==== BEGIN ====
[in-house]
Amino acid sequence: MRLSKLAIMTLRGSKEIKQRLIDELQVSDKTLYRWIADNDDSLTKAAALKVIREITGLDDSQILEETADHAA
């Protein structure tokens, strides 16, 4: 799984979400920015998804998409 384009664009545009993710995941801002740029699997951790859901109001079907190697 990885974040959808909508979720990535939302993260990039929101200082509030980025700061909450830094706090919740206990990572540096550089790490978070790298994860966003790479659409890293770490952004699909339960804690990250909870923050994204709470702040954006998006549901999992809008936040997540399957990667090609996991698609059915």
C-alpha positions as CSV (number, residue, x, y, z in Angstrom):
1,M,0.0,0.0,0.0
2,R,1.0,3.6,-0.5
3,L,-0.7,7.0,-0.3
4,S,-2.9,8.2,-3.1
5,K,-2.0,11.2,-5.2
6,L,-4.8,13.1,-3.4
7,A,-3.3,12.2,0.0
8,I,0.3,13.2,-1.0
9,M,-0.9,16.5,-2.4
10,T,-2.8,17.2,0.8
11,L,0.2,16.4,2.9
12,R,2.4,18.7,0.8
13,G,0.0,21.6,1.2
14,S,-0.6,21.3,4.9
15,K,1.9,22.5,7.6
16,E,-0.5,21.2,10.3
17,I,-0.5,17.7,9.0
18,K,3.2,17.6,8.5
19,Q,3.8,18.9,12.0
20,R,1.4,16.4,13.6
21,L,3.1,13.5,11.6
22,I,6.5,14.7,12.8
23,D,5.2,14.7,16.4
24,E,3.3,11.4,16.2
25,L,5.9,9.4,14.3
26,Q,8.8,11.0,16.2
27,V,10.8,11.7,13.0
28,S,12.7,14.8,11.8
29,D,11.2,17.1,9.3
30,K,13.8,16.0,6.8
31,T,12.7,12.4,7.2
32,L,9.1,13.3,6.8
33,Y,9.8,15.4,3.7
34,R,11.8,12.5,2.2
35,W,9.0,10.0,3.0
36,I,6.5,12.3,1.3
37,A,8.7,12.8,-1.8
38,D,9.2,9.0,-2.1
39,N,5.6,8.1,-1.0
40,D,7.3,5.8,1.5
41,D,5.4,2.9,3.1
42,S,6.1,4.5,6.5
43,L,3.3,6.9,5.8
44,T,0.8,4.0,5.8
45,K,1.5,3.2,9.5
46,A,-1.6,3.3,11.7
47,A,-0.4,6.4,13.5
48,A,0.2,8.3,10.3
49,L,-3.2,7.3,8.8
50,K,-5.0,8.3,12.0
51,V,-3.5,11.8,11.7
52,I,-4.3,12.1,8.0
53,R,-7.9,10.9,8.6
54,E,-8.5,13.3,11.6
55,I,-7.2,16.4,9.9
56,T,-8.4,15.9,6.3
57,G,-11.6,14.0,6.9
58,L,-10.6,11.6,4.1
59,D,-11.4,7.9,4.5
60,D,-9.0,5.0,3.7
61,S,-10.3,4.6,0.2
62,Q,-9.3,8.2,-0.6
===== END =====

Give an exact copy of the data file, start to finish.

[in-house]
Amino acid sequence: MRLSKLAIMTLRGSKEIKQRLIDELQVSDKTLYRWIADNDDSLTKAAALKVIREITGLDDSQILEETADHAA
């Protein structure tokens, strides 16, 4: 799984979400920015998804998409 384009664009545009993710995941801002740029699997951790859901109001079907190697 990885974040959808909508979720990535939302993260990039929101200082509030980025700061909450830094706090919740206990990572540096550089790490978070790298994860966003790479659409890293770490952004699909339960804690990250909870923050994204709470702040954006998006549901999992809008936040997540399957990667090609996991698609059915």
C-alpha positions as CSV (number, residue, x, y, z in Angstrom):
1,M,0.0,0.0,0.0
2,R,1.0,3.6,-0.5
3,L,-0.7,7.0,-0.3
4,S,-2.9,8.2,-3.1
5,K,-2.0,11.2,-5.2
6,L,-4.8,13.1,-3.4
7,A,-3.3,12.2,0.0
8,I,0.3,13.2,-1.0
9,M,-0.9,16.5,-2.4
10,T,-2.8,17.2,0.8
11,L,0.2,16.4,2.9
12,R,2.4,18.7,0.8
13,G,0.0,21.6,1.2
14,S,-0.6,21.3,4.9
15,K,1.9,22.5,7.6
16,E,-0.5,21.2,10.3
17,I,-0.5,17.7,9.0
18,K,3.2,17.6,8.5
19,Q,3.8,18.9,12.0
20,R,1.4,16.4,13.6
21,L,3.1,13.5,11.6
22,I,6.5,14.7,12.8
23,D,5.2,14.7,16.4
24,E,3.3,11.4,16.2
25,L,5.9,9.4,14.3
26,Q,8.8,11.0,16.2
27,V,10.8,11.7,13.0
28,S,12.7,14.8,11.8
29,D,11.2,17.1,9.3
30,K,13.8,16.0,6.8
31,T,12.7,12.4,7.2
32,L,9.1,13.3,6.8
33,Y,9.8,15.4,3.7
34,R,11.8,12.5,2.2
35,W,9.0,10.0,3.0
36,I,6.5,12.3,1.3
37,A,8.7,12.8,-1.8
38,D,9.2,9.0,-2.1
39,N,5.6,8.1,-1.0
40,D,7.3,5.8,1.5
41,D,5.4,2.9,3.1
42,S,6.1,4.5,6.5
43,L,3.3,6.9,5.8
44,T,0.8,4.0,5.8
45,K,1.5,3.2,9.5
46,A,-1.6,3.3,11.7
47,A,-0.4,6.4,13.5
48,A,0.2,8.3,10.3
49,L,-3.2,7.3,8.8
50,K,-5.0,8.3,12.0
51,V,-3.5,11.8,11.7
52,I,-4.3,12.1,8.0
53,R,-7.9,10.9,8.6
54,E,-8.5,13.3,11.6
55,I,-7.2,16.4,9.9
56,T,-8.4,15.9,6.3
57,G,-11.6,14.0,6.9
58,L,-10.6,11.6,4.1
59,D,-11.4,7.9,4.5
60,D,-9.0,5.0,3.7
61,S,-10.3,4.6,0.2
62,Q,-9.3,8.2,-0.6